I then re-configured the volume extension, and re-ran the same command, and got the same list of files. This seems a little odd.
EDIT: I can do better than that. I installed fswatch and got it to monitor the filesystem for any newly created files, or files that got written to.
The full set of created files on a RoonServer startup is:
/mnt/RoonServer/dataroot/RAATServer/Logs/RAATServer_log.01.txt Created MovedTo
/mnt/RoonServer/dataroot/RAATServer/Logs/RAATServer_log.02.txt Created MovedTo
/mnt/RoonServer/dataroot/RAATServer/Logs/RAATServer_log.03.txt Created MovedTo
/mnt/RoonServer/dataroot/RAATServer/Logs/RAATServer_log.04.txt Created MovedTo
/mnt/RoonServer/dataroot/RAATServer/Logs/RAATServer_log.05.txt Created MovedTo
/mnt/RoonServer/dataroot/RoonServer/Cache/httpcache_2.db/CURRENT Created MovedTo
/mnt/RoonServer/dataroot/RoonServer/Cache/httpcache_2.db/LOG.old Created MovedTo
/mnt/RoonServer/dataroot/RoonServer/Cache/httpcache.db/CURRENT Created MovedTo
/mnt/RoonServer/dataroot/RoonServer/Cache/httpcache.db/LOG.old Created MovedTo
/mnt/RoonServer/dataroot/RoonServer/Cache/qobuz_1.db/CURRENT Created MovedTo
/mnt/RoonServer/dataroot/RoonServer/Cache/qobuz_1.db/LOG.old Created MovedTo
/mnt/RoonServer/dataroot/RoonServer/Cache/tidal_2.db/CURRENT Created MovedTo
/mnt/RoonServer/dataroot/RoonServer/Cache/tidal_2.db/LOG.old Created MovedTo
/mnt/RoonServer/dataroot/RoonServer/Database/Core/61606aa8c5344ec2aaa89683eb33884f/broker_2.db/CURRENT Created MovedTo
/mnt/RoonServer/dataroot/RoonServer/Database/Core/61606aa8c5344ec2aaa89683eb33884f/broker_2.db/LOG.old Created MovedTo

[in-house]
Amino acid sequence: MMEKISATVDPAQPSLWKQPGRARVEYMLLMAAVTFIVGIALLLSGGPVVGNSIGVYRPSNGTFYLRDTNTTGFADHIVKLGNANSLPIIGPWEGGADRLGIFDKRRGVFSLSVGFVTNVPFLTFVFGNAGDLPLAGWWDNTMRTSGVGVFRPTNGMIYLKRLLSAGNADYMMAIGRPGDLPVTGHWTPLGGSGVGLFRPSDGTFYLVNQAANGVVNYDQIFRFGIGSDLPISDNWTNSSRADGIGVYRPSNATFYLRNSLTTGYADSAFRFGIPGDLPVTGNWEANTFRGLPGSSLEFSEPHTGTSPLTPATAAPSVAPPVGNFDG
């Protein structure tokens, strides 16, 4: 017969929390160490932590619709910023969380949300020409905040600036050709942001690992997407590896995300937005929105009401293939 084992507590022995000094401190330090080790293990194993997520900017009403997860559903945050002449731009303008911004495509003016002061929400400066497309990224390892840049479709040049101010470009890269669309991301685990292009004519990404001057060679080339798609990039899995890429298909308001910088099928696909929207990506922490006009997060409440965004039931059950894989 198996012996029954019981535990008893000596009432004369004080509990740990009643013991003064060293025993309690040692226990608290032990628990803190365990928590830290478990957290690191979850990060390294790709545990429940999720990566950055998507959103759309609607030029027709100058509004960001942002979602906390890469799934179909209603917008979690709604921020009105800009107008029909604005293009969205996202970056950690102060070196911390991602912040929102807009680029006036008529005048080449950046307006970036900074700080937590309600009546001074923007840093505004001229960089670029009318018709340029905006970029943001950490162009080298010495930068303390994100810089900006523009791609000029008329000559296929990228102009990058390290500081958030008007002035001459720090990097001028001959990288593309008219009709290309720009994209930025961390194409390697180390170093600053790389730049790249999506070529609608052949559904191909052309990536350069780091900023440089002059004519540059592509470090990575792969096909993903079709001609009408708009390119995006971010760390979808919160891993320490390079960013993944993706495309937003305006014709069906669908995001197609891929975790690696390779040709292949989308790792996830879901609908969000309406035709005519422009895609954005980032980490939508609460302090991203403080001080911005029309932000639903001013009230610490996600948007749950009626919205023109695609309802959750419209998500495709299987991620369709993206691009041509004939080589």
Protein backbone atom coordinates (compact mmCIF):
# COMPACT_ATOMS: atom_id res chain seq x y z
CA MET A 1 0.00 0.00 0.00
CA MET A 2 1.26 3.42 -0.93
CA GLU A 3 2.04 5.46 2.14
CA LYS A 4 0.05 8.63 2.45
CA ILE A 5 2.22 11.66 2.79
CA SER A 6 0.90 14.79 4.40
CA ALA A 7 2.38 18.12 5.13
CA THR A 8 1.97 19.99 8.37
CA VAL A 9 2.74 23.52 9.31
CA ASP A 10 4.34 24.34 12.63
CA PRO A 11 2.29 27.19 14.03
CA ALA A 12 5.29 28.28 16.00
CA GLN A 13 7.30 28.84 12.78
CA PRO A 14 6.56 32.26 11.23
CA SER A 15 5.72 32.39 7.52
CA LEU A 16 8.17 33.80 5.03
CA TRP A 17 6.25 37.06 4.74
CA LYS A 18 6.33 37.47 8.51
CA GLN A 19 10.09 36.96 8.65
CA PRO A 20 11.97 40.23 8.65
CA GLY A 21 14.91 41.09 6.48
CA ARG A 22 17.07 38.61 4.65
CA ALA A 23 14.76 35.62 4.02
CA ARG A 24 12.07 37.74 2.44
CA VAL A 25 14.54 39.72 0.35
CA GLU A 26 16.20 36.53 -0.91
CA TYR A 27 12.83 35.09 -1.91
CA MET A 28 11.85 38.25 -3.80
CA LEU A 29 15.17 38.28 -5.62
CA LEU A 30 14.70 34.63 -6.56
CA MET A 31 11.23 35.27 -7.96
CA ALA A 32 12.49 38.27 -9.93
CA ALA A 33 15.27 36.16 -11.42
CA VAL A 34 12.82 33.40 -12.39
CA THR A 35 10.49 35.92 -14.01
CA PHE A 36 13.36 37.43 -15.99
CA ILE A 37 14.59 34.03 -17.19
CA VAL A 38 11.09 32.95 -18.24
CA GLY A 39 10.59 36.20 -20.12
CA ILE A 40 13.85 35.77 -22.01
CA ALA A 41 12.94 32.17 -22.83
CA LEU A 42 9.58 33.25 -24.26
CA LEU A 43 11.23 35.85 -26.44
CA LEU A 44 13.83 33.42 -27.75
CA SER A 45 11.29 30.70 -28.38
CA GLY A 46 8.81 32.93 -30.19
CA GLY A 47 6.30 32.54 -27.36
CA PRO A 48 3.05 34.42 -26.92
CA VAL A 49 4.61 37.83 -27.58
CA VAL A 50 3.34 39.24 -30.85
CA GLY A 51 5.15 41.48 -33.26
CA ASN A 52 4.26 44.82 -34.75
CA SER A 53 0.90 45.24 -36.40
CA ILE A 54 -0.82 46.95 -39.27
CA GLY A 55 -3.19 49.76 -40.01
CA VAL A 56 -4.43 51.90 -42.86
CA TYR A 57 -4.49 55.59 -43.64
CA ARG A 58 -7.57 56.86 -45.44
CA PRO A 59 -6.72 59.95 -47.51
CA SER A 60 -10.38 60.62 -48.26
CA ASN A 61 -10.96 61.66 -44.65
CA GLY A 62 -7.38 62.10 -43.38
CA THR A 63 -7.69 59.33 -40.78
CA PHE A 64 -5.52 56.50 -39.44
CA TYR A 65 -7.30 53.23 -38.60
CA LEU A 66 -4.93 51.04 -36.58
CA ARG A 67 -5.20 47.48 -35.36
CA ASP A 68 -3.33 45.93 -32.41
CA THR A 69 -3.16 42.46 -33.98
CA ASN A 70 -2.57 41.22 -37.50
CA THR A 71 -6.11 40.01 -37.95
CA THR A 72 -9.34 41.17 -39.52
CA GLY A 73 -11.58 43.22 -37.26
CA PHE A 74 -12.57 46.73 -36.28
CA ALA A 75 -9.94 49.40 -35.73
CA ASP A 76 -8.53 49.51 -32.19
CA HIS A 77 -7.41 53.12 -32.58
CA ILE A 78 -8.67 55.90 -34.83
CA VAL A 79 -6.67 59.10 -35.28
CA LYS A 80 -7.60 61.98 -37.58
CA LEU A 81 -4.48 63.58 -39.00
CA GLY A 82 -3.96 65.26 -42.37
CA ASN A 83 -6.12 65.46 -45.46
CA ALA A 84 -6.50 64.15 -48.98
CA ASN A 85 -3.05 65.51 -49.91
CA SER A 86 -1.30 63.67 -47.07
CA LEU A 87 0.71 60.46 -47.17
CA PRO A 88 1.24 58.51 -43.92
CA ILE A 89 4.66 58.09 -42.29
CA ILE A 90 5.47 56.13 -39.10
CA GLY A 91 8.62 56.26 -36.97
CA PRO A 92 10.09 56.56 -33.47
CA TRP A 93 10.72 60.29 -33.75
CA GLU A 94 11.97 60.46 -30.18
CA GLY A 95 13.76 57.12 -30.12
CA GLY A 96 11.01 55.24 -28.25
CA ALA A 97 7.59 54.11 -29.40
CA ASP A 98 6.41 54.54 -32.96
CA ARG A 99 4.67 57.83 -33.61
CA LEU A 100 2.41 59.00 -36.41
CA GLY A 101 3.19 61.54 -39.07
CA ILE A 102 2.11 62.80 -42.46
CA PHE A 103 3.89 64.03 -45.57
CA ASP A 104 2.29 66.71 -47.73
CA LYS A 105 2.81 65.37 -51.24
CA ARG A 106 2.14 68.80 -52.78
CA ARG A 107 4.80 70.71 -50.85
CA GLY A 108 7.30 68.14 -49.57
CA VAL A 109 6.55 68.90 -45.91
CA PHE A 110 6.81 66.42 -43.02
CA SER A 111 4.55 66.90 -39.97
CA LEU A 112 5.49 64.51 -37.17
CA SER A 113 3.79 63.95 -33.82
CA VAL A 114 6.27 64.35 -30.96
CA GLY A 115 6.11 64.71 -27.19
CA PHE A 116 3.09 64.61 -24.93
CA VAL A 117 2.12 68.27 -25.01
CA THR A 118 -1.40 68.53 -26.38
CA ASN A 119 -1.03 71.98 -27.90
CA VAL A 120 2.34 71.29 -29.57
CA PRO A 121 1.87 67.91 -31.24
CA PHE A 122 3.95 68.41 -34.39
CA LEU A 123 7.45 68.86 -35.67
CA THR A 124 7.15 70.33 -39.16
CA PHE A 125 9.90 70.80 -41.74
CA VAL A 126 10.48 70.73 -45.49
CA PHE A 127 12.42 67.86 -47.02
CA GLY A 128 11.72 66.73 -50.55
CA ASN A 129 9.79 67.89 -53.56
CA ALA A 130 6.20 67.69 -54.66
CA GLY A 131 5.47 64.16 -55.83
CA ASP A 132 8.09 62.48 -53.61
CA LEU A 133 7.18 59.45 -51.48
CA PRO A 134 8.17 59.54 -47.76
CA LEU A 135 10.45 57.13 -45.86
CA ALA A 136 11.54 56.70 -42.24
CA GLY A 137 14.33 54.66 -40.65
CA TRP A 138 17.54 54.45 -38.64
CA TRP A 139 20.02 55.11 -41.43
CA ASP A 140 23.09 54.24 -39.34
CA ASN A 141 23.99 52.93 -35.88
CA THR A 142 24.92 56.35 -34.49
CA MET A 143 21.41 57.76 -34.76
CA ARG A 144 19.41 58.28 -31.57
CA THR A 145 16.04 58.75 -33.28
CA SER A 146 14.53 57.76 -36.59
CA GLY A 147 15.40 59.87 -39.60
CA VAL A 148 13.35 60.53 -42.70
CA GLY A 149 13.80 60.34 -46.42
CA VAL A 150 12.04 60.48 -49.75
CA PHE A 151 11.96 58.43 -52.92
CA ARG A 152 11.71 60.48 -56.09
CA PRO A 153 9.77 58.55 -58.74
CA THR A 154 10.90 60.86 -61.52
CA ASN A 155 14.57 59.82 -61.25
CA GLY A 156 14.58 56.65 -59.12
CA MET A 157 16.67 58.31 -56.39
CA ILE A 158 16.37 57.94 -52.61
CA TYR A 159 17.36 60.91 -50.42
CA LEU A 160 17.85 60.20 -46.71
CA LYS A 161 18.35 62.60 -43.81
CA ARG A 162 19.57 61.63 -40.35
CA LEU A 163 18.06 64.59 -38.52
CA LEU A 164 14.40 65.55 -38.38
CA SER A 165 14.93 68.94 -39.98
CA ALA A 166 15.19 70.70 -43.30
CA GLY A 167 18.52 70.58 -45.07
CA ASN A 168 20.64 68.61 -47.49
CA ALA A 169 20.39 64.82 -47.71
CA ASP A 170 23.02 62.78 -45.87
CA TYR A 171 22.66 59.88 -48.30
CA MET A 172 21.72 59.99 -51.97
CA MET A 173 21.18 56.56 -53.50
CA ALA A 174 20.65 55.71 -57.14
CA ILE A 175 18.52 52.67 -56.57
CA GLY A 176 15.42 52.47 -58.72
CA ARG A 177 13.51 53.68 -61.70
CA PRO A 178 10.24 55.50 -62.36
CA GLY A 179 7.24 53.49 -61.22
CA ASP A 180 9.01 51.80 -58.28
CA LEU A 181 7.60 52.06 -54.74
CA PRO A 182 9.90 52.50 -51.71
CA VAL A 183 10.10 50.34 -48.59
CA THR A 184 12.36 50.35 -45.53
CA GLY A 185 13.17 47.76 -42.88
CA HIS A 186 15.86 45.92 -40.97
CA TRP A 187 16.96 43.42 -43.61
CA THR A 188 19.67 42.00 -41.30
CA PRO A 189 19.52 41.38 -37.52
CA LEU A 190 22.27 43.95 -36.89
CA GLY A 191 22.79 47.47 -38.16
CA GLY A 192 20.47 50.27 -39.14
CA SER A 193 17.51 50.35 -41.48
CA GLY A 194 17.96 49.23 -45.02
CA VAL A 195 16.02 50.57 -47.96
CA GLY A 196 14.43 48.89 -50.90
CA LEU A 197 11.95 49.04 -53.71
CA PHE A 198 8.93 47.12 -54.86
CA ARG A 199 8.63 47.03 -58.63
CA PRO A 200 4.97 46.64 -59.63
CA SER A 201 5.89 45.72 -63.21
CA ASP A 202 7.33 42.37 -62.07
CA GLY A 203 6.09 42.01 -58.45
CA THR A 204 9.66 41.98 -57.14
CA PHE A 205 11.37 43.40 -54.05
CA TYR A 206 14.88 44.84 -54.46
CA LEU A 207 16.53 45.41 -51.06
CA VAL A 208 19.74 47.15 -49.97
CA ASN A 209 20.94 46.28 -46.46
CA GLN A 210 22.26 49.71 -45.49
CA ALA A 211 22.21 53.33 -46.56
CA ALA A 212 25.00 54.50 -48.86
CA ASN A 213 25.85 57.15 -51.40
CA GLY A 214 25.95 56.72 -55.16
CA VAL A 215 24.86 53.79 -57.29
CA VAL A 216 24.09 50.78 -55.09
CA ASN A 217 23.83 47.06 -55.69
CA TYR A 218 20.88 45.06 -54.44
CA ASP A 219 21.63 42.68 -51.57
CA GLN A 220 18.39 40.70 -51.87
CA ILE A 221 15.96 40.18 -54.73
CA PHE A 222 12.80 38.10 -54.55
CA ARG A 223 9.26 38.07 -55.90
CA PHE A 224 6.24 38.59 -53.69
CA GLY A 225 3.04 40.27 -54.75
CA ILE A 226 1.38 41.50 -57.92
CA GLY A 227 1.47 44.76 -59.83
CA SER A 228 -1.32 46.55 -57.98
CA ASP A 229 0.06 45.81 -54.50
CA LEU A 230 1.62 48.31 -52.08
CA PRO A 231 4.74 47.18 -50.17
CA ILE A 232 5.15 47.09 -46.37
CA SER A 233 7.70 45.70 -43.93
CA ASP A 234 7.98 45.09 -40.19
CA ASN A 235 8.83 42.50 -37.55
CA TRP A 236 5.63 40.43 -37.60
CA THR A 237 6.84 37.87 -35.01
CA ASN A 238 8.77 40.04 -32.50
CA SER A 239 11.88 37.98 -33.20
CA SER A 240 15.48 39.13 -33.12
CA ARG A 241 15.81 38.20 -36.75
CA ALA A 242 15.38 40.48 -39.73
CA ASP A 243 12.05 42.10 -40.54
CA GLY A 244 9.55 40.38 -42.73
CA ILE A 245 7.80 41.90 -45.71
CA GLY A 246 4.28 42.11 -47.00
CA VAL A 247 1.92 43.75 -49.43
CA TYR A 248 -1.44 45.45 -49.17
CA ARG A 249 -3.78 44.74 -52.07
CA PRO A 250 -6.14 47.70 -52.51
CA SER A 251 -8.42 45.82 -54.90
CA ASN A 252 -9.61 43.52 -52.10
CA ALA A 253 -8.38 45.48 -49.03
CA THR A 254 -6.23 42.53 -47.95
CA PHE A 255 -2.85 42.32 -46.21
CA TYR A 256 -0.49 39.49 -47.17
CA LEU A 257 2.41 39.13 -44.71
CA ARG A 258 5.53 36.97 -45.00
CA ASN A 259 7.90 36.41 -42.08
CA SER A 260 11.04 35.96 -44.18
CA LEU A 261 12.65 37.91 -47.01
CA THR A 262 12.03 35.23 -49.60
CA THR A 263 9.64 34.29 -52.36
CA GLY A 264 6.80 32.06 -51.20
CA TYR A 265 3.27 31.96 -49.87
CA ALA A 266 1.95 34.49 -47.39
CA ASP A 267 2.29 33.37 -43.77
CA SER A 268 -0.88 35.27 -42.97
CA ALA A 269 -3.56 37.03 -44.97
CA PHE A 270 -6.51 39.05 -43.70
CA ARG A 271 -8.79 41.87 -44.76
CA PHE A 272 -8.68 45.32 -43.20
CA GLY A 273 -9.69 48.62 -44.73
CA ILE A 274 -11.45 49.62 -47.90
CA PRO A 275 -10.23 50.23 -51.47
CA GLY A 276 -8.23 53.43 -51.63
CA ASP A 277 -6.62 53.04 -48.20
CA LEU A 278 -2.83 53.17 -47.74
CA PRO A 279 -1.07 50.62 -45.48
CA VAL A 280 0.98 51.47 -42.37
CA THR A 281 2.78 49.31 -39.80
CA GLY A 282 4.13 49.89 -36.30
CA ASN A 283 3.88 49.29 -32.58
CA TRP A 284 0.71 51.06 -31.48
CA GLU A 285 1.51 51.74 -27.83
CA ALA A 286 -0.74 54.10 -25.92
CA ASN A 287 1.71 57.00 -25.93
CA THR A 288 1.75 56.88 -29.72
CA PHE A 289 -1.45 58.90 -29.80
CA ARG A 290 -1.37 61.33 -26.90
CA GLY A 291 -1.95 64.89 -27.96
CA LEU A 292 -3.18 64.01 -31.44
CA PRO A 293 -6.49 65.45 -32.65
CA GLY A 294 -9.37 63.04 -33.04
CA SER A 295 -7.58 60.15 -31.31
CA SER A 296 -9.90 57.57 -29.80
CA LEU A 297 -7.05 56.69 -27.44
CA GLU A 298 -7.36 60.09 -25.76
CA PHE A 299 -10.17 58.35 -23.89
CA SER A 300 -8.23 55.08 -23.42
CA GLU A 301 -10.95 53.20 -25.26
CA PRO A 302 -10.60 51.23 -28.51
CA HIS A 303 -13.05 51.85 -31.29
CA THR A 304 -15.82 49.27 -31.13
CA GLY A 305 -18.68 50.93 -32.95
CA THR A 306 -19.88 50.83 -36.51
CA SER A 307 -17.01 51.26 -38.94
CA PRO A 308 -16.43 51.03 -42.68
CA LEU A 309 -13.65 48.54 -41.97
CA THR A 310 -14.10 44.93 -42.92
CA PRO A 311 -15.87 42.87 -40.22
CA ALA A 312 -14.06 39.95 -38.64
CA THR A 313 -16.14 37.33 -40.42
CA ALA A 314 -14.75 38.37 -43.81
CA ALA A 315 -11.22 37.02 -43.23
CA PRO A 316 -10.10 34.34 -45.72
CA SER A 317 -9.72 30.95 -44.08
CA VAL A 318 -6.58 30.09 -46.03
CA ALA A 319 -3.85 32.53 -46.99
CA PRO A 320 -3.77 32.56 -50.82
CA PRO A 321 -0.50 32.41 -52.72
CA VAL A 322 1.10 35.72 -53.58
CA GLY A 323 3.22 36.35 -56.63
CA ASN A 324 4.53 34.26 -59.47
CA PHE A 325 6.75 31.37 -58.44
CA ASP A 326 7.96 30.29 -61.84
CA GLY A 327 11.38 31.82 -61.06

/mnt/RoonServer/dataroot/RoonServer/Database/Core/61606aa8c5344ec2aaa89683eb33884f/clientdata.db/CURRENT Created MovedTo
/mnt/RoonServer/dataroot/RoonServer/Database/Core/61606aa8c5344ec2aaa89683eb33884f/clientdata.db/LOG.old Created MovedTo
/mnt/RoonServer/dataroot/RoonServer/Database/Orbit/orbitnew.db/CURRENT Created MovedTo
/mnt/RoonServer/dataroot/RoonServer/Database/Orbit/orbitnew.db/LOG.old Created MovedTo
Hopefully that gives some useful info.
I spoke to the team again regarding your case and it still appears that you have your Ubuntu VM running as a container and that some aspects of Roon are not being persisting across reboots. Just to confirm here – you are still being presented with the Authorizations page even when the VM is using Ubuntu?
Have you tried using another VM software to host Roon on? If both TinyCore and Ubuntu displayed this deep freeze functionality, I am wondering if the VM software itself could be causing some of the issues here.
I confirmed with the team that the list you provided is to be expected, but there should be other files created there as well, further indicating that something is not setup quite right in your VM environment.
One of our dev team members has his primary Roon core on a VM and it works as expected for him, so figuring out why this is not working for your VM configuration is an aspect you should look into and making sure that directories persist across reboots would be a worthwhile step.
One other thing you can try to look into is how exactly you are shutting down RoonServer. If you remove RoonServer from the startup script and have it launch manually, does the same behavior occur? By this I mean running a
sudo systemctl disable roonserver and then killing the process, reboot your Core and manually start it up again.
The above information is just some clues in which direction you should look towards, I can’t really guide you a definite solution here but I’m hoping this will help.